WHO ON EARTH IS DORA?

Today it is cars and digital devices getting in the way of children’s play. But in 1914 it was DORA (aka the Defence of the Realm Act), which prevented playful activites including kite flying, whistling and feeding the birds…

The Defence of the Realm Act was a far-reaching piece of legislation that took effect within days of Britain entering the First World War. Now, thanks to a grant of nearly £54,000 from the Heritage Lottery Fund (HLF), the charity London Play will work with primary schools across London to explore how the draconian restrictions affected children’s play during the period.

Partnered by Half Moon Theatre, London Play will work in primary schools with 150 children who will become ‘war correspondents’ to research the wartime period with the help of archives and a local historian. The project’s progress will be filmed, the details discovered will be dramatised into a series of sketches, there will be a smart phone quiz and a week-long exhibition will be held at City Hall next summer.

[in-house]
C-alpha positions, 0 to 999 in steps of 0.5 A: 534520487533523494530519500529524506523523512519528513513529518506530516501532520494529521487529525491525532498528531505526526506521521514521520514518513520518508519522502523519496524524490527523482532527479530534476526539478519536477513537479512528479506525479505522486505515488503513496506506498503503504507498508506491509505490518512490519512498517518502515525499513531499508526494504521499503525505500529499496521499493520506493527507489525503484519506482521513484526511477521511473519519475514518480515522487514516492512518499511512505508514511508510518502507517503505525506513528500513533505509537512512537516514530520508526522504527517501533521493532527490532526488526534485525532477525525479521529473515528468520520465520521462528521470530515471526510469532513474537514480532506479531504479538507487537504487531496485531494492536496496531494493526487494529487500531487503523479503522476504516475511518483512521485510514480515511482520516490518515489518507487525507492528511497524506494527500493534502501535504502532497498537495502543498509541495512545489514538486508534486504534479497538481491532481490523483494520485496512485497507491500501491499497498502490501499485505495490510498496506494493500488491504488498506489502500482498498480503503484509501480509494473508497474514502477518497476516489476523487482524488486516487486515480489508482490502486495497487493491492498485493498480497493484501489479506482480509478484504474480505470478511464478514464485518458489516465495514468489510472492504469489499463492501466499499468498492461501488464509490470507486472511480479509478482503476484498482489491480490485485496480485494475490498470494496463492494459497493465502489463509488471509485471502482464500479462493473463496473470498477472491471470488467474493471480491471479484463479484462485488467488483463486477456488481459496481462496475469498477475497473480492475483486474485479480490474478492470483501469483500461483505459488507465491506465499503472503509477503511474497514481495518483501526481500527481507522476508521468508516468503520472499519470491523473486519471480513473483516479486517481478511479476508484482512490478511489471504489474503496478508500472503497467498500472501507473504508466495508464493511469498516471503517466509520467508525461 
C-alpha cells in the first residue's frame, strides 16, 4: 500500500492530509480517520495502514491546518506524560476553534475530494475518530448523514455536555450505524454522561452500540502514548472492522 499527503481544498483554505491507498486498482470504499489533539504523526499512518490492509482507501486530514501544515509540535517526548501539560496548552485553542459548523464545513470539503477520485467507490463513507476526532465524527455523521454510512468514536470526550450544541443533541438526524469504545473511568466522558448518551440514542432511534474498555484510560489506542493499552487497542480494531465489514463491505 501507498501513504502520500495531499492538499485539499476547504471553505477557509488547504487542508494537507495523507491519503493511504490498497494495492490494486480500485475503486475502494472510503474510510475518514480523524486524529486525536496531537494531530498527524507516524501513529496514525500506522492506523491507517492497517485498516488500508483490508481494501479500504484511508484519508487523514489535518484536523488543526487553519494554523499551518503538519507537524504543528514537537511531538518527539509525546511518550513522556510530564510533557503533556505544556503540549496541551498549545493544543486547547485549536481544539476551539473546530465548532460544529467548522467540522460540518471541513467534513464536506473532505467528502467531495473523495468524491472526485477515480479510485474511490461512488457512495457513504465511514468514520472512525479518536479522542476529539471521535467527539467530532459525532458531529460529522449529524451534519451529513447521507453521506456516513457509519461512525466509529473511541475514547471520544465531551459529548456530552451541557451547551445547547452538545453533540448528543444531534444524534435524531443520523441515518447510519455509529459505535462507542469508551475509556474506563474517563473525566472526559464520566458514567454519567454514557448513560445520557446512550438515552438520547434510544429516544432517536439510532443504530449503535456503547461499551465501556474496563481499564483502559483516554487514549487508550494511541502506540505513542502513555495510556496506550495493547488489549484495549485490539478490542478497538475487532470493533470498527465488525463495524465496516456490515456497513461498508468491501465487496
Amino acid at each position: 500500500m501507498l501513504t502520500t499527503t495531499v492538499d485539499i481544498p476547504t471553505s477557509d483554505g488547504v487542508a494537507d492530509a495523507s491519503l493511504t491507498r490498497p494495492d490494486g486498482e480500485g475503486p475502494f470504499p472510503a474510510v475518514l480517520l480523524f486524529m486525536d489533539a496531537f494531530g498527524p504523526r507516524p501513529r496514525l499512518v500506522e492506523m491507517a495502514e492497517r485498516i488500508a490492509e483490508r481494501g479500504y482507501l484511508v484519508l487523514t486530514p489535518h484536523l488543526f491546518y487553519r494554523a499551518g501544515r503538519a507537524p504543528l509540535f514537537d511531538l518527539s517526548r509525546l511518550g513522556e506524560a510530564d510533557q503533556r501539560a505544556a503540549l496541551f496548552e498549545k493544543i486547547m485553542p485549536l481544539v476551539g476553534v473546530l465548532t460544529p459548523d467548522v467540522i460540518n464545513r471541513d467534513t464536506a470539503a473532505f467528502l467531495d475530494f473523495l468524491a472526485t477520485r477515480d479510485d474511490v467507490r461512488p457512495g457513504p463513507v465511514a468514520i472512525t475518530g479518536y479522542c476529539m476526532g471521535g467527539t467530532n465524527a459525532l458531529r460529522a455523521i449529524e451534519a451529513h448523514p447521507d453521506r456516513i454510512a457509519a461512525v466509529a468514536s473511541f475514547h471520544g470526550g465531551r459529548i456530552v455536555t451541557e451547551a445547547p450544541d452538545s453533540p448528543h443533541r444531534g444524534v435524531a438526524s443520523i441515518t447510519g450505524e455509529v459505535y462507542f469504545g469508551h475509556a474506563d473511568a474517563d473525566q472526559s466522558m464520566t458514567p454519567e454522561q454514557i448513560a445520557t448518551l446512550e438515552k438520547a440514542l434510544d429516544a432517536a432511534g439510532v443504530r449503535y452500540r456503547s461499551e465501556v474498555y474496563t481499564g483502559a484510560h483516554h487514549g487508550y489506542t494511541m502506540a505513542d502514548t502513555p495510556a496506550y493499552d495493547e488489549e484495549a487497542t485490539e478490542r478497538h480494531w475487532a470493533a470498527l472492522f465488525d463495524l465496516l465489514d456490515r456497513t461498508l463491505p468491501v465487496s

DORA prohibited any activity that could possibly be of value to an enemy. Nobody was allowed to talk about naval or military matters in public, or spread rumours; the public was banned from buying binoculars, ringing church bells, trespassing on railway lines or bridges and melting down gold and silver.

Particularly limiting for children’s lives were laws that made lighting bonfires or setting off fireworks illegal, as was flying kites (which could be used to guide Zeppelins to their targets!). Feeding bread to horses or birds was outlawed as a waste of precious food resources.

Although playing with conkers was not illegal the government wanted as many as possible collected for the war effort. Children were asked to gather them up and hand them in for a reward from the War Office of 7s 6d (37.5p) for every hundredweight they handed in. The conkers were used to make acetone, a vital component of the smokeless propellant for shells and bullets known as cordite.

Among the more arcane of DORA’s prohibitions were using invisible ink when writing abroad and buying brandy or whiskey in a railway refreshment room.

For more information on this project or to find out if you can get involved, email info@londonplay.org.uk

Access to nature
London Play's Access to Nature projects are well underway in four sites across London. Part funded by Natural England under its Access to Nature scheme, which is part of the Big Lottery Fund's Changing Spaces programme, the project aims to encourage children and families into the natural environment and to rediscover the joy of being
Access to nature
February 2012: Landscaping work has started on the Broadwater Green site in Thamesmead. Trees for Cities and London Play are working in partnership to create a new play-scape and plant new trees and plants in the park.

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